The brass furniture all has a pleasant and desirable even mustard colored aged patina with no evidence of recent cleaning.  The panoply of arms side plate features intricate well inlet cut outs, and hand incised details.  The military theme of the side plate argues further for this musket having been carried by a militiaman or Continental solider.  The butt plate features the elongated, three step pinned tang.  The heel of the butt plate is anchored with an iron nail – a method noted by Newman on other American restocked muskets - and the toe with an iron screw.  The wrist is decorated with a brass escutcheon attached with square brass brads, which Newman describes as an English Trade Pattern.  The butt plate tang, the trigger guard, and the wrist escutcheon, are decorated with hand cut engraving in an attractive pattern highlighting the profiles of the furniture.  The full length hand forged button top iron ramrod is present, and the lower end still retains the split twist which formed the cleaning worm, though the tines are now worn away.  From all appearances, and from the fit in the thimbles and stock, the ramrod is original to this musket – a distinct added value.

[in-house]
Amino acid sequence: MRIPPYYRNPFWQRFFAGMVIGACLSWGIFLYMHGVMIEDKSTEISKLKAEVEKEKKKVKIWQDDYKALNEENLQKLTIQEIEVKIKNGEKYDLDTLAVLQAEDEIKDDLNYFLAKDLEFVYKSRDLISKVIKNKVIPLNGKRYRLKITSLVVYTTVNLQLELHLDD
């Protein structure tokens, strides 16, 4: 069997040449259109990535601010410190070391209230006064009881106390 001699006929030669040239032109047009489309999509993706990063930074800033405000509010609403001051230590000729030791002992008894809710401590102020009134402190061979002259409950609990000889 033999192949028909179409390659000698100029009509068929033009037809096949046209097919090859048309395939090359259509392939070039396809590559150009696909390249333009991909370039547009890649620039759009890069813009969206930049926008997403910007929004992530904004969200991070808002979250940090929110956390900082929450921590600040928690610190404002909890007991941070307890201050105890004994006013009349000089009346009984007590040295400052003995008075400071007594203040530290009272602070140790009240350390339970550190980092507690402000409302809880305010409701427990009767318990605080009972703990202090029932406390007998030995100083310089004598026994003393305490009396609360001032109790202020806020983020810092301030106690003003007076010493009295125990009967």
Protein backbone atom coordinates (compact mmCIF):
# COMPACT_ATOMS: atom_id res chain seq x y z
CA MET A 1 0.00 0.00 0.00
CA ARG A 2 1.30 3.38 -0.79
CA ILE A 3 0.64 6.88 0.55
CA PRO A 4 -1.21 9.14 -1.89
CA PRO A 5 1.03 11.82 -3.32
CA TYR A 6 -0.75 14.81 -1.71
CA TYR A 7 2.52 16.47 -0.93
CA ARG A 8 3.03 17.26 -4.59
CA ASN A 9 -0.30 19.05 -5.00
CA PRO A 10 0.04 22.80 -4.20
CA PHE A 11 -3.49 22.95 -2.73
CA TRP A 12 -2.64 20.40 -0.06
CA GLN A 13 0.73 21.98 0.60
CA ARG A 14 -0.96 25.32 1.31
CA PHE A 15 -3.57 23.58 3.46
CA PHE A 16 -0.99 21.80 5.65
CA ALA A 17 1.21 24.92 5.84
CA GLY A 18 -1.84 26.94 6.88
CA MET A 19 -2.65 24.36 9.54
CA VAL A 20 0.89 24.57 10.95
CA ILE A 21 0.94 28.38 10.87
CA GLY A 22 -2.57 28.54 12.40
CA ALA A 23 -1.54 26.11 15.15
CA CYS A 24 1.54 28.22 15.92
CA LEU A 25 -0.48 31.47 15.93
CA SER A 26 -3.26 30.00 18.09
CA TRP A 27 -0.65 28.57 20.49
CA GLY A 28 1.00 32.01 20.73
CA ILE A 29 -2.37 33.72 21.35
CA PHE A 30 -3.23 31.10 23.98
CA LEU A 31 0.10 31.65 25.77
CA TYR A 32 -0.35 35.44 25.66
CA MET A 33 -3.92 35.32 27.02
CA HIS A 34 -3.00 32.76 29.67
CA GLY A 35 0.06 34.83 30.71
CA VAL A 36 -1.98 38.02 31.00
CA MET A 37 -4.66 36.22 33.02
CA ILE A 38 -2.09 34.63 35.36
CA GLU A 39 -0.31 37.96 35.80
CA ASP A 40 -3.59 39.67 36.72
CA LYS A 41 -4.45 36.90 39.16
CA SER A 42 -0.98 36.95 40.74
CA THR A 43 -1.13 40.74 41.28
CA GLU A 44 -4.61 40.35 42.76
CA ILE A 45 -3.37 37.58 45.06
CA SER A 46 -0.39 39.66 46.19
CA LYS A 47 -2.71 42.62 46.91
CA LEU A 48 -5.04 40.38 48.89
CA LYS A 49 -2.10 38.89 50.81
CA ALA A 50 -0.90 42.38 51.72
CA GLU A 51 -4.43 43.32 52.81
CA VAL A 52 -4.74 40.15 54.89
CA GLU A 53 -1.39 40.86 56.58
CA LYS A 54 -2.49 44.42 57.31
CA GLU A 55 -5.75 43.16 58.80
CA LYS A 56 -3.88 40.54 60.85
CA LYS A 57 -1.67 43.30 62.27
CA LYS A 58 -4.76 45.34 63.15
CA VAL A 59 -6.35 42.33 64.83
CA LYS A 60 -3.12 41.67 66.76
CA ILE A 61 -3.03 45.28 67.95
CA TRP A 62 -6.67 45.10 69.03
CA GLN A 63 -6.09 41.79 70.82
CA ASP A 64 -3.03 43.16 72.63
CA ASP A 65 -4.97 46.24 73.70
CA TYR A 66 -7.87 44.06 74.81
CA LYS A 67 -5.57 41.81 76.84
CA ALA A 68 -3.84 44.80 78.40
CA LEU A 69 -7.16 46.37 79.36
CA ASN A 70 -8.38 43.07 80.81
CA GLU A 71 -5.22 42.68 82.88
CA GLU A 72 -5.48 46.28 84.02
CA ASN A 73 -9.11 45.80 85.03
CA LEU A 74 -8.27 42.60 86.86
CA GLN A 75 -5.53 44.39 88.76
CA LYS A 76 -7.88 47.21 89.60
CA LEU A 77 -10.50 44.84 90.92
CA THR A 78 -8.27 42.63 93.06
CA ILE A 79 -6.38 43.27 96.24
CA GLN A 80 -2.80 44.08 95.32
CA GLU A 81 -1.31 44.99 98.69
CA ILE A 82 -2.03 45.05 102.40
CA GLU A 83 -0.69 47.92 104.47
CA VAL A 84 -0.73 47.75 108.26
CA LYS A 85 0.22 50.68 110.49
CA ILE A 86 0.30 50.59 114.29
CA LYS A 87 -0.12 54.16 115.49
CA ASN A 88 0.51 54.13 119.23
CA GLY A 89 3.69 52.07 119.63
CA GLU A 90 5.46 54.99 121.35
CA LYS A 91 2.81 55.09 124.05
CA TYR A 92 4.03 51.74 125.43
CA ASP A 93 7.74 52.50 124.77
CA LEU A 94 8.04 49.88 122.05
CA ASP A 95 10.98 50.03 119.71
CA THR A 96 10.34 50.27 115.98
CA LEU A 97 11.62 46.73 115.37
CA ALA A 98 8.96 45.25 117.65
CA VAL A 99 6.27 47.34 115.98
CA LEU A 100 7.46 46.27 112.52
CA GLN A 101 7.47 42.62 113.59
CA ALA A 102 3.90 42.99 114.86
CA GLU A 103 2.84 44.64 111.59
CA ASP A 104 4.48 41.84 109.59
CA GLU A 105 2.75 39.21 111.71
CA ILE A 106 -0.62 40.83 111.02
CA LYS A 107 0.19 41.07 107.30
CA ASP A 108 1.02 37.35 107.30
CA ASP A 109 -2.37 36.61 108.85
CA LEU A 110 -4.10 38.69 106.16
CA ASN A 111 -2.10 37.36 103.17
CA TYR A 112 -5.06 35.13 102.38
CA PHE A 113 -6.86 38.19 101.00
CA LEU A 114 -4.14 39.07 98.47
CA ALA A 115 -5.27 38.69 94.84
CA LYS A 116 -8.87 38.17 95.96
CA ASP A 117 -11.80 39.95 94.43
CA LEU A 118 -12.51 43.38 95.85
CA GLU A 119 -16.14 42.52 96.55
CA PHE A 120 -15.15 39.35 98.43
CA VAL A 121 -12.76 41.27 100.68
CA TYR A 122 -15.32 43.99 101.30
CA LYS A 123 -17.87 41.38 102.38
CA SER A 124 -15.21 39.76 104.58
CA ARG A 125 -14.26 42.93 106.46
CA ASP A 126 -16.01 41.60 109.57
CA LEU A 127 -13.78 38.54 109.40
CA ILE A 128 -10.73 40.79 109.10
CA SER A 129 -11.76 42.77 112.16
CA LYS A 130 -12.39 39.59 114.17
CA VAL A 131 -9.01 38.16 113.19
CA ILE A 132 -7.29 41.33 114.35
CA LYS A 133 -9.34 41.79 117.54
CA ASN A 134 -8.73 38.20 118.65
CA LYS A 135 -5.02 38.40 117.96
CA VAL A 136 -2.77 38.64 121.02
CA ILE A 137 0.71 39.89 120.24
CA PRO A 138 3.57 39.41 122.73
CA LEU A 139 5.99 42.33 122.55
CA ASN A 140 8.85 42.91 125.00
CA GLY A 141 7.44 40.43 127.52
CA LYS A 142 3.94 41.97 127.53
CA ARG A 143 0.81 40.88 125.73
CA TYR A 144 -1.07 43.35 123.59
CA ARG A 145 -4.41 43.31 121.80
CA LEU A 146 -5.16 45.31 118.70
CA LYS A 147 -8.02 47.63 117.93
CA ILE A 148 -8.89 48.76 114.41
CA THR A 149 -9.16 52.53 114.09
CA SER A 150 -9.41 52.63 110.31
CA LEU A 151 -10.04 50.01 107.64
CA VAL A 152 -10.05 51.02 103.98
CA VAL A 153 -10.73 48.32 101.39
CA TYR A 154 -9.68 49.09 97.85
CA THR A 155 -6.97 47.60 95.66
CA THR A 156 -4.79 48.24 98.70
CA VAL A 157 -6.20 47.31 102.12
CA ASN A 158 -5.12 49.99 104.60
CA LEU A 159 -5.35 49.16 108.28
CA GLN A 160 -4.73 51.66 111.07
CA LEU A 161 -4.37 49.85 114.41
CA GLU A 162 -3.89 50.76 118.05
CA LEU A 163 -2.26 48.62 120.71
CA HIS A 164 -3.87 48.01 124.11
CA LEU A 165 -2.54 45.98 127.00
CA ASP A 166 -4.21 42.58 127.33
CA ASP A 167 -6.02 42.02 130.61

The stock is in very good condition, featuring a handsome dark reddish brown color, while showing the expected evidence of wear commensurate with the period of use and exposure to the campaigns of the day.  Immediately forward of the rear ramrod thimble, at the balance point where the soldier carried his musket, the finish has been worn sufficiently to expose the underlying striped grain, indicating the stock wood is quite likely curly maple – additional evidence this musket was stocked in America.  The barrel channel edges are overall smooth, intact, and sharp. The ramrod channel is likewise overall smooth with no splits or missing wood.  Remarkably, the narrow wrist is very solid without any cracks or signs of weakness – an area that was particularly venerable to being broken, and quite often found with repairs.  The butt retains its full profile with none of the loss at the toe as is normally encountered.